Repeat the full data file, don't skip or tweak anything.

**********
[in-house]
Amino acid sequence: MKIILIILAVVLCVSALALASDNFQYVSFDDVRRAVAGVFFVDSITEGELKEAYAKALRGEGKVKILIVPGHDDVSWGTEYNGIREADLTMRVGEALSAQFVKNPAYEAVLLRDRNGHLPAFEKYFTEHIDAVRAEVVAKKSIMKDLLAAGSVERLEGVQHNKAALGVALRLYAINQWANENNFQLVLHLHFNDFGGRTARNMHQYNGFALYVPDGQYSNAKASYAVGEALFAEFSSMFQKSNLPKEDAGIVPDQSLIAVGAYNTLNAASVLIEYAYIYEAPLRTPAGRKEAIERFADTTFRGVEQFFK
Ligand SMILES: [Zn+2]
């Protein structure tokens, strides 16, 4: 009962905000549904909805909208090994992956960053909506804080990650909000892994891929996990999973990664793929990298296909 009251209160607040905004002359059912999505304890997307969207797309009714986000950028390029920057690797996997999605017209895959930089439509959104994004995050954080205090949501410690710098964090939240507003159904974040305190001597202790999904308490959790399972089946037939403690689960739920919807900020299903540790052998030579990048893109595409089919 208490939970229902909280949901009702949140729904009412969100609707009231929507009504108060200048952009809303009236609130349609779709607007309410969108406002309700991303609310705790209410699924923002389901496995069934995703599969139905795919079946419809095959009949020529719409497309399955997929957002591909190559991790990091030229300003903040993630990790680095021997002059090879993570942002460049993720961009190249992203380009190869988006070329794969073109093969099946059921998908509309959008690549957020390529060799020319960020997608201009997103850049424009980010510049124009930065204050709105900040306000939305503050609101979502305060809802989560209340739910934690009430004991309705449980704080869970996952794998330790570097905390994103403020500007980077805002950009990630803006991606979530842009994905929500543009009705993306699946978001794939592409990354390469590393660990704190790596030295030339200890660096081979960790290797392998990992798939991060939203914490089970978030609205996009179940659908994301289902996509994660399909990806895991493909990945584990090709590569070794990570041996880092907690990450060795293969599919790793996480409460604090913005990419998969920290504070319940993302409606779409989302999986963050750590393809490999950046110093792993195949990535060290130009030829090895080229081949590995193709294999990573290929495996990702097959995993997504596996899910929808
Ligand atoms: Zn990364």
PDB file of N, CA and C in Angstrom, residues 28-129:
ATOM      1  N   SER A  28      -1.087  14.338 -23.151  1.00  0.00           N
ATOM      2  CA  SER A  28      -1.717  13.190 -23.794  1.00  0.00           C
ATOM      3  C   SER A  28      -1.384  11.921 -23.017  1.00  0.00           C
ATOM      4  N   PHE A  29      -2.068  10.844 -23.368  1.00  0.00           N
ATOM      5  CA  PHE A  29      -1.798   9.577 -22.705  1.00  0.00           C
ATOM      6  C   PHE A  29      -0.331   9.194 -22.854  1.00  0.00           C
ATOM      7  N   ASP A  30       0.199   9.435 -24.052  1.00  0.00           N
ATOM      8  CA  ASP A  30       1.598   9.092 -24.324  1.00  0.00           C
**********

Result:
[in-house]
Amino acid sequence: MKIILIILAVVLCVSALALASDNFQYVSFDDVRRAVAGVFFVDSITEGELKEAYAKALRGEGKVKILIVPGHDDVSWGTEYNGIREADLTMRVGEALSAQFVKNPAYEAVLLRDRNGHLPAFEKYFTEHIDAVRAEVVAKKSIMKDLLAAGSVERLEGVQHNKAALGVALRLYAINQWANENNFQLVLHLHFNDFGGRTARNMHQYNGFALYVPDGQYSNAKASYAVGEALFAEFSSMFQKSNLPKEDAGIVPDQSLIAVGAYNTLNAASVLIEYAYIYEAPLRTPAGRKEAIERFADTTFRGVEQFFK
Ligand SMILES: [Zn+2]
């Protein structure tokens, strides 16, 4: 009962905000549904909805909208090994992956960053909506804080990650909000892994891929996990999973990664793929990298296909 009251209160607040905004002359059912999505304890997307969207797309009714986000950028390029920057690797996997999605017209895959930089439509959104994004995050954080205090949501410690710098964090939240507003159904974040305190001597202790999904308490959790399972089946037939403690689960739920919807900020299903540790052998030579990048893109595409089919 208490939970229902909280949901009702949140729904009412969100609707009231929507009504108060200048952009809303009236609130349609779709607007309410969108406002309700991303609310705790209410699924923002389901496995069934995703599969139905795919079946419809095959009949020529719409497309399955997929957002591909190559991790990091030229300003903040993630990790680095021997002059090879993570942002460049993720961009190249992203380009190869988006070329794969073109093969099946059921998908509309959008690549957020390529060799020319960020997608201009997103850049424009980010510049124009930065204050709105900040306000939305503050609101979502305060809802989560209340739910934690009430004991309705449980704080869970996952794998330790570097905390994103403020500007980077805002950009990630803006991606979530842009994905929500543009009705993306699946978001794939592409990354390469590393660990704190790596030295030339200890660096081979960790290797392998990992798939991060939203914490089970978030609205996009179940659908994301289902996509994660399909990806895991493909990945584990090709590569070794990570041996880092907690990450060795293969599919790793996480409460604090913005990419998969920290504070319940993302409606779409989302999986963050750590393809490999950046110093792993195949990535060290130009030829090895080229081949590995193709294999990573290929495996990702097959995993997504596996899910929808
Ligand atoms: Zn990364």
PDB file of N, CA and C in Angstrom, residues 28-129:
ATOM      1  N   SER A  28      -1.087  14.338 -23.151  1.00  0.00           N
ATOM      2  CA  SER A  28      -1.717  13.190 -23.794  1.00  0.00           C
ATOM      3  C   SER A  28      -1.384  11.921 -23.017  1.00  0.00           C
ATOM      4  N   PHE A  29      -2.068  10.844 -23.368  1.00  0.00           N
ATOM      5  CA  PHE A  29      -1.798   9.577 -22.705  1.00  0.00           C
ATOM      6  C   PHE A  29      -0.331   9.194 -22.854  1.00  0.00           C
ATOM      7  N   ASP A  30       0.199   9.435 -24.052  1.00  0.00           N
ATOM      8  CA  ASP A  30       1.598   9.092 -24.324  1.00  0.00           C